Face of Campus Changes: Women Outnumber Men

talin-malekian
el-vaquero-staff-writer/" class="creditline">Talin Malekian
El Vaquero Staff Writer

The anatomy of the student body at GCC has changed on a small scale in several ways over the past five years.

The most pronounced change has been the influx of refugee and asylum students within the non-credit population.

The number of these students increased to 1,621 in the fall of 2000 from 415 in 1998, according to the 2001 Campus Profile compiled by the Research and Planning office this fall.

Particularly significant are figures from a survey conducted this spring by Edward Karpp, GCC Director of Institutional Research, which showed that 61.2 percent of the college’s credit students were not born in the United States and 68 percent did not learn English as their first language.

The numbers demonstrate “the incredible, wonderful Ellis Island we now see on campus,” said Nancy Knight, vice president of College Services.

This trend toward diversification started in the 1980s.

Phyllis Hoover, an English professor, says she has noticed more Armenians, especially from Russia, populating the college, and she has also seen more women enrolled in her classes. “I have English 101 with 26 students and only five are men,” she said.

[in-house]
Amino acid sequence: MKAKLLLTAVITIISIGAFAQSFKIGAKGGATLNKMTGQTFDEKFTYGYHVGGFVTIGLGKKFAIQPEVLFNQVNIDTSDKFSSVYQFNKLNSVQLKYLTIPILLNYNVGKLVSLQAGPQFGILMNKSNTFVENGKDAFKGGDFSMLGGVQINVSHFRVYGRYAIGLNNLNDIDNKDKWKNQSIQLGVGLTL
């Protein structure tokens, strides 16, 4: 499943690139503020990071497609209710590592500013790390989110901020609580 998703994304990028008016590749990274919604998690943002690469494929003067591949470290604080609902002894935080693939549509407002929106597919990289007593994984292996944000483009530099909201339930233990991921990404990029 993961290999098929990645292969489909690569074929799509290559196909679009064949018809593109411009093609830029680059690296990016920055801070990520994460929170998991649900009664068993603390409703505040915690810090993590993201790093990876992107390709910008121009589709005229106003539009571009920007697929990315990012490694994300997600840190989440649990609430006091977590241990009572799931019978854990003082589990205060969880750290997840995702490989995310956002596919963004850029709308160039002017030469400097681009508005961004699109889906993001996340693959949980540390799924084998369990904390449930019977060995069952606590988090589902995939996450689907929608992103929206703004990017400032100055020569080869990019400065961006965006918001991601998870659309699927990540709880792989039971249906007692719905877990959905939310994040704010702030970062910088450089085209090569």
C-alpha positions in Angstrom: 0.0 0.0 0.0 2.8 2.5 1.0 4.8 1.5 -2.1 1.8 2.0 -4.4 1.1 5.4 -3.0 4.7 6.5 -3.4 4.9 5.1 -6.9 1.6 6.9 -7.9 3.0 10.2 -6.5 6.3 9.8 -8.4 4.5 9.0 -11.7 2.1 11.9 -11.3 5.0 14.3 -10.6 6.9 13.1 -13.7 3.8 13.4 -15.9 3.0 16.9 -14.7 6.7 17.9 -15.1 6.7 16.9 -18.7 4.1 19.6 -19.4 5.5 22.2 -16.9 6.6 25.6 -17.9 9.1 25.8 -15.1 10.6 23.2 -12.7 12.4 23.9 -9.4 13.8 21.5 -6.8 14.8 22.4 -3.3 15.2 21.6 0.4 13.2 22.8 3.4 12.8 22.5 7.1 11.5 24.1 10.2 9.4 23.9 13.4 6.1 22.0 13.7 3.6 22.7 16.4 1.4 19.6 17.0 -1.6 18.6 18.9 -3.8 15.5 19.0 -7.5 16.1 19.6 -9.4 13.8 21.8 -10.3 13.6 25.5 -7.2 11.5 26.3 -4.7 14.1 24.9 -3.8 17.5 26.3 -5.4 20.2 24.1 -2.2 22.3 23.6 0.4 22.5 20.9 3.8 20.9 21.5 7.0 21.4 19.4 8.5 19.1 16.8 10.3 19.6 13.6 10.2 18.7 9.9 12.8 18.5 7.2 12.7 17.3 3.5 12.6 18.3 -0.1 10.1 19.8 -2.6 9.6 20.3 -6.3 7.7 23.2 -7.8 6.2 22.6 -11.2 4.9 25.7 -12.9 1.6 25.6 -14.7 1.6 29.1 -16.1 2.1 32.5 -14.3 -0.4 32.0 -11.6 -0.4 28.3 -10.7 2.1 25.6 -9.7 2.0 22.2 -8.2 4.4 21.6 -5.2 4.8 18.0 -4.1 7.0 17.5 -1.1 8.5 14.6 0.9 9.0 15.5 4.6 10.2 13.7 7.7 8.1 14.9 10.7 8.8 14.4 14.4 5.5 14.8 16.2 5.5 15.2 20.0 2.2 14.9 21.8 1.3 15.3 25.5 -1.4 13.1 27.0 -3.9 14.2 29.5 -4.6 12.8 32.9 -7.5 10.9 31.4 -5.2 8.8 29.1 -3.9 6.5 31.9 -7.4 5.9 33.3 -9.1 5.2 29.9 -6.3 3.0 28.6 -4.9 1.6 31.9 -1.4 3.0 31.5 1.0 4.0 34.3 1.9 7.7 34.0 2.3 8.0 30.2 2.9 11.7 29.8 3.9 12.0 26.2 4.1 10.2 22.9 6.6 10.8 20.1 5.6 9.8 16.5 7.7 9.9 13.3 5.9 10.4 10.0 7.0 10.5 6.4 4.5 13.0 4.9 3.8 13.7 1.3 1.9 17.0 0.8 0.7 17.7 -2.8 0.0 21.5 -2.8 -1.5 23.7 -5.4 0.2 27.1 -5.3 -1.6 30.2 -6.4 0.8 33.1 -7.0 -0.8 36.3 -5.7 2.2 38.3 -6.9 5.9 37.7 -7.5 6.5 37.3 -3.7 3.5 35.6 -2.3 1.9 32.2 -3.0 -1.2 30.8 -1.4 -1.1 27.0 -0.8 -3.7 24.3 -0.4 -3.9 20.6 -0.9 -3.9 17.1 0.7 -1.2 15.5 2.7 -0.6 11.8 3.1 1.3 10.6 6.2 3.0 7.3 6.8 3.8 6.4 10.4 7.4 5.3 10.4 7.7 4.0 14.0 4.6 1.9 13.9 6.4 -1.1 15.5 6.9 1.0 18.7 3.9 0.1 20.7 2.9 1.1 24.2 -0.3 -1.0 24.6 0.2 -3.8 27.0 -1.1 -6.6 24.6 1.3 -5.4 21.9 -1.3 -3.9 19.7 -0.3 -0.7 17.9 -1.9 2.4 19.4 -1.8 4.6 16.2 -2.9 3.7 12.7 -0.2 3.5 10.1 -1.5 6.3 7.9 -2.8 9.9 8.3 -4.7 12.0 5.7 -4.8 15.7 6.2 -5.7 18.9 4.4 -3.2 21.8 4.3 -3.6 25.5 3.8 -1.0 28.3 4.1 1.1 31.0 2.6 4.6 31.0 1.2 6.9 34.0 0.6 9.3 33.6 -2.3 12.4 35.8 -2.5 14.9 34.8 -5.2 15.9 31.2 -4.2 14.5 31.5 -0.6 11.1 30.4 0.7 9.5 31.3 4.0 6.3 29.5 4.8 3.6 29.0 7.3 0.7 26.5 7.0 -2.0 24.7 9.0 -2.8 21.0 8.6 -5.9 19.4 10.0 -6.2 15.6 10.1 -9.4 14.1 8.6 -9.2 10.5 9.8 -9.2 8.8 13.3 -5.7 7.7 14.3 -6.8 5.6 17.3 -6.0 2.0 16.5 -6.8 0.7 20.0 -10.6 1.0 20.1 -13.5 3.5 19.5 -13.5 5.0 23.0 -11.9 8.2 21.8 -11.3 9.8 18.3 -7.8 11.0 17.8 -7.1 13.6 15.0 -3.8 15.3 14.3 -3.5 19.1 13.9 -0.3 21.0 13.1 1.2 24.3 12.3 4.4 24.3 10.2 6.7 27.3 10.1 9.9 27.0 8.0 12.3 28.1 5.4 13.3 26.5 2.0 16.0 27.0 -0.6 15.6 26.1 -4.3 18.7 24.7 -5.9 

In the fall of 2000, 60 percent of credit students were women, 40 percent men.

One reason for the wide spread may be that “women are less likely to be working full time and women who speak English as a second language are more likely to strive for better language skills than their male counterparts,” said Mark Maier, an economics professor.

Dr. Levon Marashlian, a history/ethnic studies and political science professor, says that he has noticed an increase of older immigrant students in their 30s or 40s who enroll to improve their language skills.
Some are hoping to earn an associate of arts, degree or finish their general education, while others have earned their degrees and even their doctorates in their native countries and are trying to learn the English language.

Karpp said one reason for the higher enrollment of women is “at least partially economic. Women’s work generally tends to require more education.”

Another change that has been felt is the increase in enrollment of students 20 years old and younger.
“Recently we have seen our students get younger,” said Knight, acknowledging the effect of a 3.5 percent increase in the credit students between fall 1997 and fall 2000 and a 1.5 percent increase of non-credit students within the same years.

Alen Andriassian, Student Activities Coordinator, also has witnessed the increase of international students “becoming more active on campus every day.”

There has also been a significant increase in enrollment of disabled students “because of the excellence of our support programs,” Knight said. “We are very proud of this achievement.”